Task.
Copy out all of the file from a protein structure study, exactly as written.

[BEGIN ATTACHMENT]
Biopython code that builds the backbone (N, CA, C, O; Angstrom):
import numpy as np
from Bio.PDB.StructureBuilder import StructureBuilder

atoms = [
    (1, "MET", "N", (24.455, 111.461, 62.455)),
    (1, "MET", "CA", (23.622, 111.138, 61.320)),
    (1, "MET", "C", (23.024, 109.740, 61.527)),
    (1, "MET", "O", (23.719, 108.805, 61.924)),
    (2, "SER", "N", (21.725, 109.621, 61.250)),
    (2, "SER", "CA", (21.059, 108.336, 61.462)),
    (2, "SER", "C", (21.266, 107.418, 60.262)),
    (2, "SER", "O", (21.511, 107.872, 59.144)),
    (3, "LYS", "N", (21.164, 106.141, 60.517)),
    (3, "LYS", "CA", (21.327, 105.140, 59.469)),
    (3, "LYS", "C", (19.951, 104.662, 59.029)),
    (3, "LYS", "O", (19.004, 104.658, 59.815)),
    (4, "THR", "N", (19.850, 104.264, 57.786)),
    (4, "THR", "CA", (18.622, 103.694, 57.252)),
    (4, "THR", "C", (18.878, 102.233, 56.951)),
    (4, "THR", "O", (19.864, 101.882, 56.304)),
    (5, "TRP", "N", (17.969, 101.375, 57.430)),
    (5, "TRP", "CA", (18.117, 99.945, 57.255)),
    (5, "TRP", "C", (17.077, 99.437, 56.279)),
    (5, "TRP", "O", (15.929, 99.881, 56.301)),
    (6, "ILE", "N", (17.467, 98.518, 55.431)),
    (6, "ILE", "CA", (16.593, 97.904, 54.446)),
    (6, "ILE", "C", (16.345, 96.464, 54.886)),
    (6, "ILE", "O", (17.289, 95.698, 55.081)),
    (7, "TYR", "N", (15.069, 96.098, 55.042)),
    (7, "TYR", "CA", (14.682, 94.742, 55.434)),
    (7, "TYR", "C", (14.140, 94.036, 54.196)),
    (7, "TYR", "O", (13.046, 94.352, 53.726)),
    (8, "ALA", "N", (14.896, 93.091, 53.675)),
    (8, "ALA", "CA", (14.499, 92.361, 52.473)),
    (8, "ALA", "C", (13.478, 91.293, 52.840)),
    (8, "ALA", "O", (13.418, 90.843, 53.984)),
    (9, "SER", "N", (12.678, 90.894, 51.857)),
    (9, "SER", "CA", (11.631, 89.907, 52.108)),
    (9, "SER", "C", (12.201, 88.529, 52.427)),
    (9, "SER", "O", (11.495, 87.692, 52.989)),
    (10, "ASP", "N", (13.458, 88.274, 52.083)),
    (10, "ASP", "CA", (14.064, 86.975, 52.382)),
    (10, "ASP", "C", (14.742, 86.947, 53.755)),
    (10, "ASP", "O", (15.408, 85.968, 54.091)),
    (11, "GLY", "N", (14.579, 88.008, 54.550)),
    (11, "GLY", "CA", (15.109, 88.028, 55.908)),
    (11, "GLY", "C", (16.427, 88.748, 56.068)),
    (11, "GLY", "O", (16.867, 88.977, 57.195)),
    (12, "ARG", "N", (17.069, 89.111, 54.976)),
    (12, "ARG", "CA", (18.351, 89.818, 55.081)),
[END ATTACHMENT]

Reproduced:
Biopython code that builds the backbone (N, CA, C, O; Angstrom):
import numpy as np
from Bio.PDB.StructureBuilder import StructureBuilder

atoms = [
    (1, "MET", "N", (24.455, 111.461, 62.455)),
    (1, "MET", "CA", (23.622, 111.138, 61.320)),
    (1, "MET", "C", (23.024, 109.740, 61.527)),
    (1, "MET", "O", (23.719, 108.805, 61.924)),
    (2, "SER", "N", (21.725, 109.621, 61.250)),
    (2, "SER", "CA", (21.059, 108.336, 61.462)),
    (2, "SER", "C", (21.266, 107.418, 60.262)),
    (2, "SER", "O", (21.511, 107.872, 59.144)),
    (3, "LYS", "N", (21.164, 106.141, 60.517)),
    (3, "LYS", "CA", (21.327, 105.140, 59.469)),
    (3, "LYS", "C", (19.951, 104.662, 59.029)),
    (3, "LYS", "O", (19.004, 104.658, 59.815)),
    (4, "THR", "N", (19.850, 104.264, 57.786)),
    (4, "THR", "CA", (18.622, 103.694, 57.252)),
    (4, "THR", "C", (18.878, 102.233, 56.951)),
    (4, "THR", "O", (19.864, 101.882, 56.304)),
    (5, "TRP", "N", (17.969, 101.375, 57.430)),
    (5, "TRP", "CA", (18.117, 99.945, 57.255)),
    (5, "TRP", "C", (17.077, 99.437, 56.279)),
    (5, "TRP", "O", (15.929, 99.881, 56.301)),
    (6, "ILE", "N", (17.467, 98.518, 55.431)),
    (6, "ILE", "CA", (16.593, 97.904, 54.446)),
    (6, "ILE", "C", (16.345, 96.464, 54.886)),
    (6, "ILE", "O", (17.289, 95.698, 55.081)),
    (7, "TYR", "N", (15.069, 96.098, 55.042)),
    (7, "TYR", "CA", (14.682, 94.742, 55.434)),
    (7, "TYR", "C", (14.140, 94.036, 54.196)),
    (7, "TYR", "O", (13.046, 94.352, 53.726)),
    (8, "ALA", "N", (14.896, 93.091, 53.675)),
    (8, "ALA", "CA", (14.499, 92.361, 52.473)),
    (8, "ALA", "C", (13.478, 91.293, 52.840)),
    (8, "ALA", "O", (13.418, 90.843, 53.984)),
    (9, "SER", "N", (12.678, 90.894, 51.857)),
    (9, "SER", "CA", (11.631, 89.907, 52.108)),
    (9, "SER", "C", (12.201, 88.529, 52.427)),
    (9, "SER", "O", (11.495, 87.692, 52.989)),
    (10, "ASP", "N", (13.458, 88.274, 52.083)),
    (10, "ASP", "CA", (14.064, 86.975, 52.382)),
    (10, "ASP", "C", (14.742, 86.947, 53.755)),
    (10, "ASP", "O", (15.408, 85.968, 54.091)),
    (11, "GLY", "N", (14.579, 88.008, 54.550)),
    (11, "GLY", "CA", (15.109, 88.028, 55.908)),
    (11, "GLY", "C", (16.427, 88.748, 56.068)),
    (11, "GLY", "O", (16.867, 88.977, 57.195)),
    (12, "ARG", "N", (17.069, 89.111, 54.976)),
    (12, "ARG", "CA", (18.351, 89.818, 55.081)),